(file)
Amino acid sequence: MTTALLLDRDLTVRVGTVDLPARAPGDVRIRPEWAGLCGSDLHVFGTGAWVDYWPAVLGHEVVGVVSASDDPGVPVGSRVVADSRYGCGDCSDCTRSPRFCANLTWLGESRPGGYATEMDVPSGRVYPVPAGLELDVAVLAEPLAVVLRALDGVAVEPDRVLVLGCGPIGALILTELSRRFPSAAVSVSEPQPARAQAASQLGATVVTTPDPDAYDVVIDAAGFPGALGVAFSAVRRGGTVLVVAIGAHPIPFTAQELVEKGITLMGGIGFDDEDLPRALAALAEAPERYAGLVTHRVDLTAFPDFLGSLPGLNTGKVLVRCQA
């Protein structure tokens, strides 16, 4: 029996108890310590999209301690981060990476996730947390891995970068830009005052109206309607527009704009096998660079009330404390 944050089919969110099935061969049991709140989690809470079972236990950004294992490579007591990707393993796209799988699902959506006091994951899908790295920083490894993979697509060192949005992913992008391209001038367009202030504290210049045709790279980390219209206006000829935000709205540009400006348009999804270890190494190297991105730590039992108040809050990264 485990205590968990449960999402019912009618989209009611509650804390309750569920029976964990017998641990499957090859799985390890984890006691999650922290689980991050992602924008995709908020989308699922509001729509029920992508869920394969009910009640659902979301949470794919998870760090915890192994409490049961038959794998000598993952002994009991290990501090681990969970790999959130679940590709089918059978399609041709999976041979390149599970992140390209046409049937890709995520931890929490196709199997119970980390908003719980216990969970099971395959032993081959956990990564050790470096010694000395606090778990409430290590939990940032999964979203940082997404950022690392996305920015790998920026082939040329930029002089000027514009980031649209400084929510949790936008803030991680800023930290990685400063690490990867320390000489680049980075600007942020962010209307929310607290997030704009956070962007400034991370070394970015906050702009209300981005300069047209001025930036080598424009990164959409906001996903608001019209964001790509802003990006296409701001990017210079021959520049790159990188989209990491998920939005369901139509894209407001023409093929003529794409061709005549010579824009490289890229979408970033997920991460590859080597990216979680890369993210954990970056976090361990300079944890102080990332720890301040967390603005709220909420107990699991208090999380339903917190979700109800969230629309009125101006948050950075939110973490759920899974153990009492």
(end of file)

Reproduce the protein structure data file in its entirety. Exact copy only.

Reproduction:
Amino acid sequence: MTTALLLDRDLTVRVGTVDLPARAPGDVRIRPEWAGLCGSDLHVFGTGAWVDYWPAVLGHEVVGVVSASDDPGVPVGSRVVADSRYGCGDCSDCTRSPRFCANLTWLGESRPGGYATEMDVPSGRVYPVPAGLELDVAVLAEPLAVVLRALDGVAVEPDRVLVLGCGPIGALILTELSRRFPSAAVSVSEPQPARAQAASQLGATVVTTPDPDAYDVVIDAAGFPGALGVAFSAVRRGGTVLVVAIGAHPIPFTAQELVEKGITLMGGIGFDDEDLPRALAALAEAPERYAGLVTHRVDLTAFPDFLGSLPGLNTGKVLVRCQA
């Protein structure tokens, strides 16, 4: 029996108890310590999209301690981060990476996730947390891995970068830009005052109206309607527009704009096998660079009330404390 944050089919969110099935061969049991709140989690809470079972236990950004294992490579007591990707393993796209799988699902959506006091994951899908790295920083490894993979697509060192949005992913992008391209001038367009202030504290210049045709790279980390219209206006000829935000709205540009400006348009999804270890190494190297991105730590039992108040809050990264 485990205590968990449960999402019912009618989209009611509650804390309750569920029976964990017998641990499957090859799985390890984890006691999650922290689980991050992602924008995709908020989308699922509001729509029920992508869920394969009910009640659902979301949470794919998870760090915890192994409490049961038959794998000598993952002994009991290990501090681990969970790999959130679940590709089918059978399609041709999976041979390149599970992140390209046409049937890709995520931890929490196709199997119970980390908003719980216990969970099971395959032993081959956990990564050790470096010694000395606090778990409430290590939990940032999964979203940082997404950022690392996305920015790998920026082939040329930029002089000027514009980031649209400084929510949790936008803030991680800023930290990685400063690490990867320390000489680049980075600007942020962010209307929310607290997030704009956070962007400034991370070394970015906050702009209300981005300069047209001025930036080598424009990164959409906001996903608001019209964001790509802003990006296409701001990017210079021959520049790159990188989209990491998920939005369901139509894209407001023409093929003529794409061709005549010579824009490289890229979408970033997920991460590859080597990216979680890369993210954990970056976090361990300079944890102080990332720890301040967390603005709220909420107990699991208090999380339903917190979700109800969230629309009125101006948050950075939110973490759920899974153990009492």